Threats to Infrastructure / Hunting for Lost Civilizations

Hosted byGeorge Noory

Threats to Infrastructure / Hunting for Lost Civilizations

About the show

Producer David Tice recently completed a documentary about the vulnerability of our power grid, entitled "Grid Down, Power Up" (view excerpt). In the first half, he discussed how government and industry have grown complacent about how the critical civilian infrastructure is vulnerable to attack from various forces. These threats include physical attacks (like the recent gunfire at two substations in North Carolina), cyber warfare, EMP attacks, and geomagnetic disturbances from a solar storm. Major solar storms, like 1859's Carrington Event, are predicted to happen every 100-150 years, he noted. The late Peter Pry of the EMP Taskforce warned of 'Blackout Wars' where adversaries might combine multiple forms of attack, he added.

While countries such as Iran and Israel have protected their infrastructure grids, why hasn't the United States? Tice blamed it on various factors including disorganization, ineptitude, fear of reimbursement on the money side, concern about putting in new technology that might disrupt the system, and a belief that nothing bad will happen or wanting to keep the status quo. He estimated that it would cost the US between $50-100 billion for protection of varying degrees. Lloyd's of London has concluded that a Carrington-type event is inevitable in our future, and the big problem will be replacing burned-out transformers. Tice also talked about water issues, and the devastation that might occur if municipal water systems were knocked offline.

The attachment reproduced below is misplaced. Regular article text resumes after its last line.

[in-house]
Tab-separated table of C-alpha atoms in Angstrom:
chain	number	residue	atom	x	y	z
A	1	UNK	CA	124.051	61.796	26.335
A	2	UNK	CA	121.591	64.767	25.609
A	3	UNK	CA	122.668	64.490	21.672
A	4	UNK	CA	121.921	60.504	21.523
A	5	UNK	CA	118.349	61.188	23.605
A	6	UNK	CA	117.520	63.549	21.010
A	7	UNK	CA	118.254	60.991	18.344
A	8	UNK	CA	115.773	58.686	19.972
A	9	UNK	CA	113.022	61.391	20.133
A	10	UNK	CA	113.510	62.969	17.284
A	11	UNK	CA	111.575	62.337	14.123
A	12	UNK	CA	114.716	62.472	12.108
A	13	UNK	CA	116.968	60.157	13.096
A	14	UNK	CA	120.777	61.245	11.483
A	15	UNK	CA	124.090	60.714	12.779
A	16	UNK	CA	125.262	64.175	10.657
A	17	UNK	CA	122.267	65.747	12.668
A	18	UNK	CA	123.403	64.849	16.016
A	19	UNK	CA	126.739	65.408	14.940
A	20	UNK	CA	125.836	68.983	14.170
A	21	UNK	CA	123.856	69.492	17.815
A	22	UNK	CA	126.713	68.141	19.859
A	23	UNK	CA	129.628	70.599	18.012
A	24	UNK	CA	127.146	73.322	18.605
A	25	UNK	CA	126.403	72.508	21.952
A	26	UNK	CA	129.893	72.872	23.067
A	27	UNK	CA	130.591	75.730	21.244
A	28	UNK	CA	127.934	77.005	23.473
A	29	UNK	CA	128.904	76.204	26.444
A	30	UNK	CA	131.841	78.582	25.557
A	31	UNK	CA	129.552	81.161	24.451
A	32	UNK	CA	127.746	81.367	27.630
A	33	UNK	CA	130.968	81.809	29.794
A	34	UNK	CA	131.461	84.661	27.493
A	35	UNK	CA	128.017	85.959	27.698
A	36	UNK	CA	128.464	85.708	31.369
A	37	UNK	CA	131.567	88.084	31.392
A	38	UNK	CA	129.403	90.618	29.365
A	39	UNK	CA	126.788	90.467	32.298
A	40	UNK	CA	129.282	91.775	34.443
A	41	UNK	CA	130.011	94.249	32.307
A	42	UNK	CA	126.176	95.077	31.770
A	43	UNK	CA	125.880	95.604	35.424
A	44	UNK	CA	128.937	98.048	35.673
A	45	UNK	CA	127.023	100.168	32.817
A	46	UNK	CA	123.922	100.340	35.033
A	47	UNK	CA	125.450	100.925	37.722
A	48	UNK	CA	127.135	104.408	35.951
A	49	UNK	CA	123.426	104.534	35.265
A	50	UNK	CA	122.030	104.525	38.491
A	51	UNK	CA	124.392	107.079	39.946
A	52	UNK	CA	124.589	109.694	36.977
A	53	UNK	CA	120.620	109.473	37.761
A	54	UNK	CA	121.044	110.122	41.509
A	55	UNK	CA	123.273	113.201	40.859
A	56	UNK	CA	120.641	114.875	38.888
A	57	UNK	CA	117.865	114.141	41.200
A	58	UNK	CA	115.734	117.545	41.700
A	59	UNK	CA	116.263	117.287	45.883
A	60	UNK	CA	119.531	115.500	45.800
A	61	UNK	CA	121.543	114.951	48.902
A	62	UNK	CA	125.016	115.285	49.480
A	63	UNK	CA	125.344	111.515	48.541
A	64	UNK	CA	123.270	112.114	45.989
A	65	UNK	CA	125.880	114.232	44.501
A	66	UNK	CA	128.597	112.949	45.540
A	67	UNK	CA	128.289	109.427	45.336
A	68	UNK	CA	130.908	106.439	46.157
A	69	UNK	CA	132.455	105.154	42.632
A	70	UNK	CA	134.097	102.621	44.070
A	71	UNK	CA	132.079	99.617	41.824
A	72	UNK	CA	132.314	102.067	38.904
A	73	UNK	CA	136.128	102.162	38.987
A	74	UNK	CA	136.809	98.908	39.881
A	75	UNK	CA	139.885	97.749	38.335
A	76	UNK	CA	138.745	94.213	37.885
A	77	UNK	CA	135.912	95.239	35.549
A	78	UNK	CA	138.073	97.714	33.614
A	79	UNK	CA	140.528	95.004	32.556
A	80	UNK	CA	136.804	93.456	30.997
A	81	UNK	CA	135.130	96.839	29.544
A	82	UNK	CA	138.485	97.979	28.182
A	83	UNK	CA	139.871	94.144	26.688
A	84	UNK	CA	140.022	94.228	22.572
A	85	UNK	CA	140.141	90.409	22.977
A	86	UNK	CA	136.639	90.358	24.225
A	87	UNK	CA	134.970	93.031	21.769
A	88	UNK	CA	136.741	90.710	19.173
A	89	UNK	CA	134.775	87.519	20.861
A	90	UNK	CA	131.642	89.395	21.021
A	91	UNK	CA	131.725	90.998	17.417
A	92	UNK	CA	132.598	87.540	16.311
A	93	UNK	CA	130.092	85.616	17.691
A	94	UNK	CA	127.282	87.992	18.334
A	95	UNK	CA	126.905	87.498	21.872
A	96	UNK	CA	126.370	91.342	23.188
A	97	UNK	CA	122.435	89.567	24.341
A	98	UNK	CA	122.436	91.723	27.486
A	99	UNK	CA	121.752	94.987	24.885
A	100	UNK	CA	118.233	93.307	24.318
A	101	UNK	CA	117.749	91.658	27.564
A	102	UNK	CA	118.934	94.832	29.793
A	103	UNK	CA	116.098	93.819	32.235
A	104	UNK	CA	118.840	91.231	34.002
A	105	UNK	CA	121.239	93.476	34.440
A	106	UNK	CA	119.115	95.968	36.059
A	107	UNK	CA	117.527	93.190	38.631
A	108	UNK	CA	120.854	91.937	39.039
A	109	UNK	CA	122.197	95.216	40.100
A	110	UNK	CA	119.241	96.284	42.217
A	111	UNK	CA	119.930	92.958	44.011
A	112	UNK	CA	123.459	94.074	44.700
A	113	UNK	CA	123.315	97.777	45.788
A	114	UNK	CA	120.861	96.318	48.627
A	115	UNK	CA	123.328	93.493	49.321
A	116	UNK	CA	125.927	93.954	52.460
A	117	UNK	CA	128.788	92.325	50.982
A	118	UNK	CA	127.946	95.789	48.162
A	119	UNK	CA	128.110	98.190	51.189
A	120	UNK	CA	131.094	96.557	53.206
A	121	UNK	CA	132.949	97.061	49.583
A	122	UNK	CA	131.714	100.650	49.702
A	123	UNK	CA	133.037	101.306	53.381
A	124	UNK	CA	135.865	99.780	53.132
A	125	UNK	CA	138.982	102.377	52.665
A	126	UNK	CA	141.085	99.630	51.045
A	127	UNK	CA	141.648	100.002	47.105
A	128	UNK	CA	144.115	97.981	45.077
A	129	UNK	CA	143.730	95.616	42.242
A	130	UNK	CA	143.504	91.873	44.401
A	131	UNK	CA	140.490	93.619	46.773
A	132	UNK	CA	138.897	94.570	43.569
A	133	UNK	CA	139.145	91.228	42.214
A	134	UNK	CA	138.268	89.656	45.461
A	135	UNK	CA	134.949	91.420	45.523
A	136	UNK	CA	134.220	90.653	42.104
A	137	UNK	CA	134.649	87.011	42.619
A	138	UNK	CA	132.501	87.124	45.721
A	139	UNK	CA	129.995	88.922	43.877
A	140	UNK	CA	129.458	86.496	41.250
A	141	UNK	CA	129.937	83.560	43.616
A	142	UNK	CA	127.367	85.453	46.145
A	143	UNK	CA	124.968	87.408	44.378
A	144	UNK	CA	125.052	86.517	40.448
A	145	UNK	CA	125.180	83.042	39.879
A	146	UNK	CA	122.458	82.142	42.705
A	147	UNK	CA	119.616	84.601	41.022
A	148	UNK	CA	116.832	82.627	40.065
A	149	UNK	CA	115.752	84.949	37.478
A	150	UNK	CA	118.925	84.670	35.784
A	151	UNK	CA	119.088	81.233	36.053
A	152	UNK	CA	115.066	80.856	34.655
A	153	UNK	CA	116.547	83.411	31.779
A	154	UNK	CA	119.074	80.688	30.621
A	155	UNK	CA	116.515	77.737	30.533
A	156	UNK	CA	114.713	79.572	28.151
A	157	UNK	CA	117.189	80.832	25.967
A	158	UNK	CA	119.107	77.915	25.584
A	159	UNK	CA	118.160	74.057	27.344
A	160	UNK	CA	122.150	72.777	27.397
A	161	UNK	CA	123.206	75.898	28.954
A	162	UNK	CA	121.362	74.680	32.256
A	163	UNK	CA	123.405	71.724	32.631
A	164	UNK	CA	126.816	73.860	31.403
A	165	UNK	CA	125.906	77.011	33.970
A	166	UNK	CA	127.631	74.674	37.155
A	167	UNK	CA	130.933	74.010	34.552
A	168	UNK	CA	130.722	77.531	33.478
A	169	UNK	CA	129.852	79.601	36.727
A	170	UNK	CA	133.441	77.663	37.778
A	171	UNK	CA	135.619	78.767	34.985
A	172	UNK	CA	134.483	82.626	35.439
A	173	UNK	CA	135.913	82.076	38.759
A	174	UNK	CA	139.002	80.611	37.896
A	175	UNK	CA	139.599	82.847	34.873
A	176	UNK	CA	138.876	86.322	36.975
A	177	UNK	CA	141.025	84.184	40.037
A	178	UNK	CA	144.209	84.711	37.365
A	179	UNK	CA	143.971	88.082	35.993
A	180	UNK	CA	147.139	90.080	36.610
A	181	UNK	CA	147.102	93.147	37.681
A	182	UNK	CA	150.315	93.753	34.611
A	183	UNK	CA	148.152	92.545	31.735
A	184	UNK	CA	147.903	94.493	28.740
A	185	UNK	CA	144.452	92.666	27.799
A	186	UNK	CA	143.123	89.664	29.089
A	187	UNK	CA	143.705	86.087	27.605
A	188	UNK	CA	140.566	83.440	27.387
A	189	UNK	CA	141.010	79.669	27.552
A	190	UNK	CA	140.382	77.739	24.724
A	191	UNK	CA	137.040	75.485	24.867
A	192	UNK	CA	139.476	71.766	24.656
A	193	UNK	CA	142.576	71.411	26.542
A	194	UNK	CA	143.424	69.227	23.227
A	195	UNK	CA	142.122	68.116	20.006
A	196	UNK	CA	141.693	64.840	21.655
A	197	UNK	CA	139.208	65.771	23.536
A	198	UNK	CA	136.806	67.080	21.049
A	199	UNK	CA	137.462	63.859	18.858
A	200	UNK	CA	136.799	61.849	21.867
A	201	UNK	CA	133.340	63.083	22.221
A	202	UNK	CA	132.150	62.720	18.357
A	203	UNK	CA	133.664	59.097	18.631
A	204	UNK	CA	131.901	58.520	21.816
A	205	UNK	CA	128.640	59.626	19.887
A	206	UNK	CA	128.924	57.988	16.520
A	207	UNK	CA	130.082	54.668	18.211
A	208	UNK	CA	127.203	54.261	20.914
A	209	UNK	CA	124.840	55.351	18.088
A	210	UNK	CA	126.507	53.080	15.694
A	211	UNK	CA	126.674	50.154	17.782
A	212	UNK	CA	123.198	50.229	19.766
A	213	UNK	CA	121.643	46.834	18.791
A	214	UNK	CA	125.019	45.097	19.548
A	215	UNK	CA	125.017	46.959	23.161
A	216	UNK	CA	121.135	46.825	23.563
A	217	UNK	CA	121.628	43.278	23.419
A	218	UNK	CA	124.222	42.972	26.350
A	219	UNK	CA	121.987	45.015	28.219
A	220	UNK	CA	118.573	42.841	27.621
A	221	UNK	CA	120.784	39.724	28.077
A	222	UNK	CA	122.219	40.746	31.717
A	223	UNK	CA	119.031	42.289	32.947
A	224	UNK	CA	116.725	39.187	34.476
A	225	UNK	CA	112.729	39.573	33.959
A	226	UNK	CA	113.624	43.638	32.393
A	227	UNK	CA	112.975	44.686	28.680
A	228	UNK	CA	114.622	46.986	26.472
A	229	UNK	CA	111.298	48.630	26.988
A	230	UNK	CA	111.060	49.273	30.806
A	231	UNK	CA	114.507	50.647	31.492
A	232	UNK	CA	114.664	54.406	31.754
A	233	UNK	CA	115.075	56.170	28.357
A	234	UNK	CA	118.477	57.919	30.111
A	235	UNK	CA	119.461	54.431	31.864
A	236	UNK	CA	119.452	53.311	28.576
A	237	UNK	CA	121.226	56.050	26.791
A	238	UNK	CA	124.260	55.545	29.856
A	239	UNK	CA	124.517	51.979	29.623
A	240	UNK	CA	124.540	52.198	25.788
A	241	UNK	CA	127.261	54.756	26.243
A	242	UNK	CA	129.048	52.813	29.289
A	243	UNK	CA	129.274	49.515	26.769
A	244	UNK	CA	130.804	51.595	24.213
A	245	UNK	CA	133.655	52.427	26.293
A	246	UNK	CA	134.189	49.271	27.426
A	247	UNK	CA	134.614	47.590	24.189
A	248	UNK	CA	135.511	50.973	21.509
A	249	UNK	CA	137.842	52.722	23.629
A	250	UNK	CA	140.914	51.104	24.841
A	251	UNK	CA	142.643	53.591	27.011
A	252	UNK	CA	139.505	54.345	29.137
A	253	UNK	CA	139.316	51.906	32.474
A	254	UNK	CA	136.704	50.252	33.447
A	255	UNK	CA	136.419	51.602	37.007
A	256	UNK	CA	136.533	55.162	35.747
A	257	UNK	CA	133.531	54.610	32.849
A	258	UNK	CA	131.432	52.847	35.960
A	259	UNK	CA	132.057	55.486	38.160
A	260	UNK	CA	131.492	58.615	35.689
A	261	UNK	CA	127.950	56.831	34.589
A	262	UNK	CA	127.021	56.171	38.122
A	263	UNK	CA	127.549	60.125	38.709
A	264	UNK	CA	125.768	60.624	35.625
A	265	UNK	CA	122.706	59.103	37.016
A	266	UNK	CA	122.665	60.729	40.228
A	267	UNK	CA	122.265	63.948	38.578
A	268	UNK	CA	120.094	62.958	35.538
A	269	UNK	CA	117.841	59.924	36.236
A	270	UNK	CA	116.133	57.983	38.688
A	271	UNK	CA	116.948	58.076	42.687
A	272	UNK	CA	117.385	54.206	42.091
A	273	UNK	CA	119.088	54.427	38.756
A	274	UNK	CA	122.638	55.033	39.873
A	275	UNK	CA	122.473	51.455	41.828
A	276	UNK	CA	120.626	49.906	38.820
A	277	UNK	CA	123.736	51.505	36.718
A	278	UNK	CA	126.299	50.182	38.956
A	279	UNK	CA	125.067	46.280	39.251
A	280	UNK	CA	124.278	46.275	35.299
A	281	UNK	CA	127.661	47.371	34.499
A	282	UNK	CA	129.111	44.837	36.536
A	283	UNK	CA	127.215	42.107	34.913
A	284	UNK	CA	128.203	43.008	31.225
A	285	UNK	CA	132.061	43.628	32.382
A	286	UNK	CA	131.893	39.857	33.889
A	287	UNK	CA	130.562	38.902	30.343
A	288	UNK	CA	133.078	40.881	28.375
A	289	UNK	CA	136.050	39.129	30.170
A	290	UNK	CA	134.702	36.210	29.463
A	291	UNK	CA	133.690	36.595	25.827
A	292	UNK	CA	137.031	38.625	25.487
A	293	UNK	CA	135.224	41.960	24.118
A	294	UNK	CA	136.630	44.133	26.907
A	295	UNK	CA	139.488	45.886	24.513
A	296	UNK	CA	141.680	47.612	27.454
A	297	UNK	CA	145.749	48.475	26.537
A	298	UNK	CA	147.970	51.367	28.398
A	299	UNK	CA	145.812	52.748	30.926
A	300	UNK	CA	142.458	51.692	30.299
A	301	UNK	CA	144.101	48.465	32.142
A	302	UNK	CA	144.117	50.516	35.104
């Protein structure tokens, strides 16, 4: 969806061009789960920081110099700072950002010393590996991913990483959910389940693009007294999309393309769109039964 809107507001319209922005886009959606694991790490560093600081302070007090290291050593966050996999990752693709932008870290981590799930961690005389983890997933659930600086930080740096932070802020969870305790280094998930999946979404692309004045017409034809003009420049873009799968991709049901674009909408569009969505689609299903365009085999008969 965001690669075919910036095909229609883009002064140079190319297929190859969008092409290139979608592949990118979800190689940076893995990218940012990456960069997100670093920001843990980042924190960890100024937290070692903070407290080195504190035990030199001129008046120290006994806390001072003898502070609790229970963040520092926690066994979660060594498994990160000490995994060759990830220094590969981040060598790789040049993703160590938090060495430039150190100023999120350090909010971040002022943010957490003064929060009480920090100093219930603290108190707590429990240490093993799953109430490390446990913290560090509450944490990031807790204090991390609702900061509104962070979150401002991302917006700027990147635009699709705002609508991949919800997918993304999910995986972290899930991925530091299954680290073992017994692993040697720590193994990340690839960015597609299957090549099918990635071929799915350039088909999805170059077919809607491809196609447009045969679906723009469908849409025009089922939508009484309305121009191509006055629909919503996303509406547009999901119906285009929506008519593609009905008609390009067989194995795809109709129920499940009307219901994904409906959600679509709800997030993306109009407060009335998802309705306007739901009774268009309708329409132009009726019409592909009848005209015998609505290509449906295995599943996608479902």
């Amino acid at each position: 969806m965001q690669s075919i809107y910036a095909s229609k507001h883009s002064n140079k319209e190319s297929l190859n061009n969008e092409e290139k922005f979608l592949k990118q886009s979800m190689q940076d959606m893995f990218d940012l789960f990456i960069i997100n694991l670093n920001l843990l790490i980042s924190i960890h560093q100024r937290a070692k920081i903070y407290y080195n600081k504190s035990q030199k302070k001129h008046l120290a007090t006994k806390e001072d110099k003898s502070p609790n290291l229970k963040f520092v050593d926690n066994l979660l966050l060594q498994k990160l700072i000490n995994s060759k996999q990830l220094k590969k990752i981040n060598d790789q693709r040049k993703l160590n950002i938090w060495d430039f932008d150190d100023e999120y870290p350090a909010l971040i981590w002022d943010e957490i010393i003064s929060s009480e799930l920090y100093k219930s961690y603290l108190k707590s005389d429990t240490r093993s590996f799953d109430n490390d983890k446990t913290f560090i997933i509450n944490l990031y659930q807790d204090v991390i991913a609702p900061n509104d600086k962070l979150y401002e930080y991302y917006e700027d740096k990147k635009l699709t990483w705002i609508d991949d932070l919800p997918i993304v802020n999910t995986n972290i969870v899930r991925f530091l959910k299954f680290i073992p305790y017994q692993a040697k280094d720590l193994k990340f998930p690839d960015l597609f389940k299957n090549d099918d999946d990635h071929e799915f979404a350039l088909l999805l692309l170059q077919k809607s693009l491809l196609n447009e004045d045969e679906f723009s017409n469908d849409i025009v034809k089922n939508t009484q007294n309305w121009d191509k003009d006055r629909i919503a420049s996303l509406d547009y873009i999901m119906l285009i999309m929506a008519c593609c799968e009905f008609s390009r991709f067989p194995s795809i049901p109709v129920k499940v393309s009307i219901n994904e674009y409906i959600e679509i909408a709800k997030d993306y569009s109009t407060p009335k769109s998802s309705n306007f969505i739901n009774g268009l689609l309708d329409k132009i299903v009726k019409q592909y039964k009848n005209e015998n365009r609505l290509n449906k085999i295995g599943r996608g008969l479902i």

Recognized as an unconventional thinker who raises legitimate questions about humanity's history and prehistory, bestselling author Graham Hancock has challenged the entrenched views of orthodox scholars. In the latter half, he spoke about his new Netflix series where he travels the globe hunting for evidence of mysterious, lost civilizations dating back to the last Ice Age. The series, he explained, serves as a counterbalance to academic or mainstream archaeology, which can be very dogmatic or closed-minded on the subject of humanity's prehistory. The ancient past is truly the great unknown, he remarked, and we shouldn't look for ourselves in past civilizations.

Hancock has concluded that the Younger Dryas, a cataclysmic glacial and flooding period that lasted for over 1,000 years, around 12,000 to 13,000 years ago, wiped out a golden age and sent humanity backward or into a state of amnesia. He characterized Göbekli Tepe in Turkey (aprx. 11,600 years old) as probably the most important archaeological site in the world as it may have served as a kind of hall of records or time capsule. He is also fascinated with underground cities in Turkey, like Derinkuyu. Hancock believes such subterranean environments were not built to protect citizens from invading armies but rather served as temporary refuges from multiple fragments from a disintegrating comet bombarding the Earth.

News segment guests: Lauren Weinstein, Steve Kates

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